Retirement

Welcome to my retirement page. On this page you’ll find information, stories and essays from others who achieved financial independence and retirement income security. Read on and learn from them – how you can tailor your own retirement success story from their lessons learned.

How much do you need to retire?

Read on…

I do know with a great deal of confidence with a $1 M personal portfolio (beyond our workplace pensions, beyond any Canada Pension Plan (CPP) or any Old Age Security (OAS) government payments) as long as we have NO DEBT (!) we should be able to semi-retire in our 50s.

Quick Case Study #1 = $1 million saved

Let’s assume you have a paid off home and no debt when you retire. You are age 60. Let’s also assume you have $1 million saved and invested (i.e., RRSP, TFSA) by age 60.

Do you have enough? For the most part: YES.

Should your spending needs be moderate – I know almost for a fact you could spend $40,000-$50,000 per year (pre-tax) or up to $4,000 per month for life from your personal portfolio without outliving your money (age 100) assuming at least a 5% rate of return. 

Here’s how to build a million dollar portfolio – or something very close to it!

$1 M Invested

Quick Case Study #2 = $750,000 saved

Don’t have $1 million saved up? No problem, most people won’t.

With $750,000 invested, by age 60, assuming no debt, you should be able to spend $35,000-$40,000 per year (pre-tax) or up to $3,200 per month for life from your personal portfolio.

You can play with this calculator here.

My other favourite calculator is here – Variable Percentage Withdrawal (VPW).

I have more tools to run some math on my Helpful Sites page – all FREE.

 

Better still – hire me!

I also run at great new site called Cashflows & Portfolios, a site dedicated to helping you manage your cashflow and portfolio wisely including any retirement draw down plans.

Cashflows & Portfolios

After visiting the site, hit me up on our Contact page to find out more about our services. Because I’m not in the business of providing any direct financial advice, the cost of these services is well below what any financial advisor would charge! I/we do provide very detailed reports based on your facts, your data, that you can tailor for your own plan. 

 

You say you do your own math – what about the 4% rule?

Heard of the 4% rule?

I intend to use some form of it for my retirement planning but I don’t take it as gospel. You shouldn’t either. 

Here is the actual article from 1994!

4% rule

Overall, I think the 4% rule is a decent retirement withdrawal rule of thumb to start with. Read on for more articles on this rule:

The 4% rule remains a decent rule of thumb.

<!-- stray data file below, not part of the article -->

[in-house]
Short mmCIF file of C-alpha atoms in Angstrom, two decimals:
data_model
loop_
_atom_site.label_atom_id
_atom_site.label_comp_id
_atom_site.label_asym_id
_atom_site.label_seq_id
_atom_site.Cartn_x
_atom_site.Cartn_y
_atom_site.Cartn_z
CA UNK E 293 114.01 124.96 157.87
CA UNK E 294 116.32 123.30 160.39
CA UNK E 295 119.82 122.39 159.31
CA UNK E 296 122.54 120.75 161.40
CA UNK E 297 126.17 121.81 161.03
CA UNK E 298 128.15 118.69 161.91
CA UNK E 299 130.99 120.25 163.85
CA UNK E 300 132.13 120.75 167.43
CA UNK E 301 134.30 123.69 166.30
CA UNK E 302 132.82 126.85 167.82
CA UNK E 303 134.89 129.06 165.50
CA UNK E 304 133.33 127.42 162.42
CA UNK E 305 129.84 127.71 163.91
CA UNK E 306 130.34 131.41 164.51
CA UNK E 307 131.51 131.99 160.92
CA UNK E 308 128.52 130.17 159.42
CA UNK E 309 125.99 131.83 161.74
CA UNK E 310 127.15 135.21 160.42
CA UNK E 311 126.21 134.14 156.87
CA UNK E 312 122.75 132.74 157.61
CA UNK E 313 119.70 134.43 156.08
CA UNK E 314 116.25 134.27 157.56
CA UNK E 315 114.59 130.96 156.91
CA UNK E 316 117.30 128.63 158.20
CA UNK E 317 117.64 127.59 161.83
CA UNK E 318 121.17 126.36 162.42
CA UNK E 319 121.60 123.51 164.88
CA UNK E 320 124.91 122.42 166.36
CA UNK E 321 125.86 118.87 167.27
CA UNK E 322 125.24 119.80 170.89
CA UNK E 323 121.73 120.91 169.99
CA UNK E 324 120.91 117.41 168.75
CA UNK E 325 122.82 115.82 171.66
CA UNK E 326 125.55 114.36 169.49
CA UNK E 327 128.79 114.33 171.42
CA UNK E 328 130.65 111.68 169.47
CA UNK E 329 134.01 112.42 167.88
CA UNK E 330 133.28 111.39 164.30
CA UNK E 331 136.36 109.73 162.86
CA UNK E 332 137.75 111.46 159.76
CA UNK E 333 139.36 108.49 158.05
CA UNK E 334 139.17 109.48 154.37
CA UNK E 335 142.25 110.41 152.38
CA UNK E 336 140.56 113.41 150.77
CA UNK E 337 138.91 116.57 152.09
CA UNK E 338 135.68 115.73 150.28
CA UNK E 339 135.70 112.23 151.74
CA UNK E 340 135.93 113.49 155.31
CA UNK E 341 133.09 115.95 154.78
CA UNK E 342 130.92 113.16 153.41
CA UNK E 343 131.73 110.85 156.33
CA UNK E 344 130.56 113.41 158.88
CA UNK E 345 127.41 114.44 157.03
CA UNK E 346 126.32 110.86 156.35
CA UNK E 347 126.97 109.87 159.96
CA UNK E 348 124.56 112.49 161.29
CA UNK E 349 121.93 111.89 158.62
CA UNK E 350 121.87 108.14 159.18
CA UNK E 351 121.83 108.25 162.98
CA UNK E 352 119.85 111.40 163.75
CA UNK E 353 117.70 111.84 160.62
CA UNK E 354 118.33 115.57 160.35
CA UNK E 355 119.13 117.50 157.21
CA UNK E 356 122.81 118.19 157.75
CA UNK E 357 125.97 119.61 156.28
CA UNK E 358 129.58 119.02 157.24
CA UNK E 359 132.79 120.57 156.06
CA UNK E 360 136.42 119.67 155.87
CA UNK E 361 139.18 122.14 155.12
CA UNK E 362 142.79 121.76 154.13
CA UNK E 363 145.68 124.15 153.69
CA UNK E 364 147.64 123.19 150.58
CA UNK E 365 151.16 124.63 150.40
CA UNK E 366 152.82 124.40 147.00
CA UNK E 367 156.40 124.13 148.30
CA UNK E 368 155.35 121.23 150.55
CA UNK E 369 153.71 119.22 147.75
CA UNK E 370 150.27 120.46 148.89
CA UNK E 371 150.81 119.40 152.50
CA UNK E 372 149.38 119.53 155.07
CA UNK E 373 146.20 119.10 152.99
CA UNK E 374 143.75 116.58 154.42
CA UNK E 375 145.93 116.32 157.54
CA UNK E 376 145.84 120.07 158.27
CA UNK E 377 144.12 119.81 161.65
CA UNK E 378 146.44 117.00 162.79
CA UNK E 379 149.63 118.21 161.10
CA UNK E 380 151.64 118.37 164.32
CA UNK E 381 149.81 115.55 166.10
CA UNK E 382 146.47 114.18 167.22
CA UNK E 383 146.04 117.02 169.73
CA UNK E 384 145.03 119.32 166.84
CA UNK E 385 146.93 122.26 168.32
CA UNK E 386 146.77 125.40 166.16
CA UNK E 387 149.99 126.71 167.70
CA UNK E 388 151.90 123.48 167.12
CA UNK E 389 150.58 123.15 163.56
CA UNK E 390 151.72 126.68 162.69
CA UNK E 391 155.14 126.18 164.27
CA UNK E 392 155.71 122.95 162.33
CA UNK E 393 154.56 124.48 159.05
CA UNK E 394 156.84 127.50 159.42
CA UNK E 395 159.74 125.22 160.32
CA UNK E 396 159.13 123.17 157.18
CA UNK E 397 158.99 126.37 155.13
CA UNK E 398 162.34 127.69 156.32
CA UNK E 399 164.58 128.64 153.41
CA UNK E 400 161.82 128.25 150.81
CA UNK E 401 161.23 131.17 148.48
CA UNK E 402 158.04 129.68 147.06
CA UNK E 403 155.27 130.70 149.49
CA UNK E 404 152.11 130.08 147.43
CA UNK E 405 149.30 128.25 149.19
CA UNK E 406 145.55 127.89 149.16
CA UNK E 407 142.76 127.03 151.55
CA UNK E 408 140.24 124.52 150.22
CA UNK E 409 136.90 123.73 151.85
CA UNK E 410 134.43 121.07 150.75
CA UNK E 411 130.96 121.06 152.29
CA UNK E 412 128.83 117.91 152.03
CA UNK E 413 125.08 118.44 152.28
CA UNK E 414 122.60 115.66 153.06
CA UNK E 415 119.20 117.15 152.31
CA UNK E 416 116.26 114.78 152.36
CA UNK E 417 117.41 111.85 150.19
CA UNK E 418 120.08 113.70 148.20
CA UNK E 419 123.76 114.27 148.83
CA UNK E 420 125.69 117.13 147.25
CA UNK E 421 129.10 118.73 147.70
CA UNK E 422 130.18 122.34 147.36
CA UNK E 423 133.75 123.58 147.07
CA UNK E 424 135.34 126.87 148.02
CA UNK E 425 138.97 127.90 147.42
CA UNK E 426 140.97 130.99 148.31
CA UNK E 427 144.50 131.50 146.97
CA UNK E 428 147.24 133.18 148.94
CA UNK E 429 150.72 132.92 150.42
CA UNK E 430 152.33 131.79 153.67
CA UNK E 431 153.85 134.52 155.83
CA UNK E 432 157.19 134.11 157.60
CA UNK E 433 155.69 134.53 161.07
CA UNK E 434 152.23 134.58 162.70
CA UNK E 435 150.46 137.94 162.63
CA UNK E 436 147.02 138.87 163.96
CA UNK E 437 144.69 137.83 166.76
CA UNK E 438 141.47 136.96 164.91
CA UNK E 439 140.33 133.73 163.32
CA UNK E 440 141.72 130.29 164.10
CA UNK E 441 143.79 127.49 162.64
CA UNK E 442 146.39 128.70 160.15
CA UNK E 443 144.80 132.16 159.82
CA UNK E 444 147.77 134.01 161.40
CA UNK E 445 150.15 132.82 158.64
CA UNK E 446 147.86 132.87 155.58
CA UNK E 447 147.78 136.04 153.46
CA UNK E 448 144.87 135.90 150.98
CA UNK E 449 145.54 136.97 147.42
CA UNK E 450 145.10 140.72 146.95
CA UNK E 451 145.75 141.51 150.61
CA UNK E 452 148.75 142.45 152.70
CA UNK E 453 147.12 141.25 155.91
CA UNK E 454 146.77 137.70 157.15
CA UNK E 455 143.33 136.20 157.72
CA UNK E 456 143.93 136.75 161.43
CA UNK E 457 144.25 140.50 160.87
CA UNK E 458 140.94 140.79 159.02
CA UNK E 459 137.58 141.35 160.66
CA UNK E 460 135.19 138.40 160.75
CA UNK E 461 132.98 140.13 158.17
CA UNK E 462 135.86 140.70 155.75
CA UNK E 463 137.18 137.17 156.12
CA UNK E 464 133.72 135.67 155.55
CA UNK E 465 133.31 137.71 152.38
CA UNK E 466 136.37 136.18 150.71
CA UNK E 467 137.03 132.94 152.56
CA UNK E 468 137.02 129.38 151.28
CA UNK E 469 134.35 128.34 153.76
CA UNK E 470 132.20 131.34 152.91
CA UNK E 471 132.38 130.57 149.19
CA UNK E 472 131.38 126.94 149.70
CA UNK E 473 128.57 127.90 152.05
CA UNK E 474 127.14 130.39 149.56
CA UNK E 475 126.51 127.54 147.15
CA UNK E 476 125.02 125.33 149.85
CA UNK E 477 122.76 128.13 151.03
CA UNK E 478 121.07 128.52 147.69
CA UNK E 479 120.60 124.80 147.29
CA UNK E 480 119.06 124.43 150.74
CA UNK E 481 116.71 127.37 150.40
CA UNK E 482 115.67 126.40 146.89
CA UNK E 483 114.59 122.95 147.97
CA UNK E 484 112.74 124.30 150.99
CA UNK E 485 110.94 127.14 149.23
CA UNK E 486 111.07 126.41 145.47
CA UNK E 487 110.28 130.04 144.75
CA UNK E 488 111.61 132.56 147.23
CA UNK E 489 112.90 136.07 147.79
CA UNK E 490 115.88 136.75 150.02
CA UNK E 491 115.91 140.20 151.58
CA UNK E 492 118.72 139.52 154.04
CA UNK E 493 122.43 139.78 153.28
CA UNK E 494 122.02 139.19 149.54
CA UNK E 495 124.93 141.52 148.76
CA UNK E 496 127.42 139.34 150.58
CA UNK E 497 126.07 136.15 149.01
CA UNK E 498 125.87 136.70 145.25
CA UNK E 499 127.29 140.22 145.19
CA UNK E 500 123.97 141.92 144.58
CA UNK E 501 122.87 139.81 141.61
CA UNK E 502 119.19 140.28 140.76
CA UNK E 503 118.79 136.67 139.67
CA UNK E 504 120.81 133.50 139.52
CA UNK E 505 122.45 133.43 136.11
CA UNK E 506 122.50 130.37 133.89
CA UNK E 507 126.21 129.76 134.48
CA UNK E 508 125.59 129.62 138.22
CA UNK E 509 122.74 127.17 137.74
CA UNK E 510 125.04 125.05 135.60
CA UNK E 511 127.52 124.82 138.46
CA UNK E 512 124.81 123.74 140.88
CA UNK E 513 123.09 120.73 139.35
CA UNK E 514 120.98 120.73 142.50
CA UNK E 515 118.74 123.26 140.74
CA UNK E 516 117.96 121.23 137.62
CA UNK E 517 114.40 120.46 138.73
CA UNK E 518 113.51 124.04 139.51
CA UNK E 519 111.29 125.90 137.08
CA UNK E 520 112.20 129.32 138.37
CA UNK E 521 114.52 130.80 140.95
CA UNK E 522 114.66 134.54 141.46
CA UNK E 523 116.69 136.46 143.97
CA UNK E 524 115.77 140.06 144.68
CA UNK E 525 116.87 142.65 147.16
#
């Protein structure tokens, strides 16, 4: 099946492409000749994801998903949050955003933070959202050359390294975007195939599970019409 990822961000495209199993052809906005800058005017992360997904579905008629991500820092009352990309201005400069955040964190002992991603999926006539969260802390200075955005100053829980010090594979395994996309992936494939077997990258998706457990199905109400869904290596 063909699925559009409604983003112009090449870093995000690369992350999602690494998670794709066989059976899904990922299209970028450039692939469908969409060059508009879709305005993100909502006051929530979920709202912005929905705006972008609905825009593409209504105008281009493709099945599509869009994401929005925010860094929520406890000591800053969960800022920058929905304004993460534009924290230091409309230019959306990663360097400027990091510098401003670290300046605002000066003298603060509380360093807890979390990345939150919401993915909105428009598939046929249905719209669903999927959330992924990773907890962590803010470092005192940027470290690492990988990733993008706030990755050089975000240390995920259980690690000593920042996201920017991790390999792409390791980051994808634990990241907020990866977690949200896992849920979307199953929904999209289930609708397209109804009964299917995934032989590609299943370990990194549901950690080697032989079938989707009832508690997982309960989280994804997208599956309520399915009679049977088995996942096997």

Here is a proven path to retirement ignoring the 4% rule.

One might argue does the 4% rule still make any sense???

 

Retirement planning is just one part of a Financial Plan

What is a financial plan and what should that cover? Read on in this comprehensive post about the elements of a financial plan.

You can find my own personal financial independence plan here!

I don’t really believe in FIRE (Financial Independence, Retire Early), especially the “RE” part. I do believe in Financial Independence, Work On Own Terms (FIWOOT)!

 

When to take CPP or OAS? 

These are the best options when to take Canada Pension Plan.

Should you defer CPP to age 65 or even age 70? Here’s when to consider that.

Don’t forget about CPP and OAS survivorship benefits – learn all about them here.

 

How can you generate retirement income? Check out this essential article:

How to generate retirement income

 

Curious about FIRE (Financial Independence, Retire Early)? 

Can you retire early on a lower income? It’s far from easy, but it can be done. Read on in this case study about what this reader can do.

This newcomer to Canada wants to achieve financial independence with his family by age 50. Is he on track? What will it take based on his desired spending?

These millennials want to FIRE at age 50. Can they do it? What will it take?

Do they have enough for FIRE at age 52?  With $800k invested and a workplace pension? Find out.

Financial Independence fulfilled by Dividend Growth Investor

Mike and Julie want to spend $50,000 per year in retirement starting in their 50s. How much do they need?

This investor retired at 32! Find out how here.

I interviewed Millennial Revolution (some of Canada’s youngest, early retirees) about their approach to ditch Toronto home ownership and becoming millionaires instead. 

 

More retirement case studies!

Spend more or retire earlier in this bulletproof retirement plan

They have $1.2 million and no pensions, can they retire?

Passive and active investing can exist in retirement harmony

Age 60, retirement on a lower income – can I do it?

Passive Investing Success – The Evidence is Here

Retirement worries?  Not here.  Find out why.

Save like this, retire like that – My story about early retirement in style

Can you beat the index?  Yes and Ross Grant proves it.

The sleep easy way to save and invest for retirement

Early 90s, sold the home, now what?  How to invest $600,000 to cover retirement home expenses

Should you own a mortgage in retirement?  How you can retire even with debt

How to use real estate, ETFs and dividend stocks to retire in style

 

Beneficiaries – Don’t Forget the Fine Print!

Beneficiaries for TFSAs, RRSPs, RRIFs and other key accounts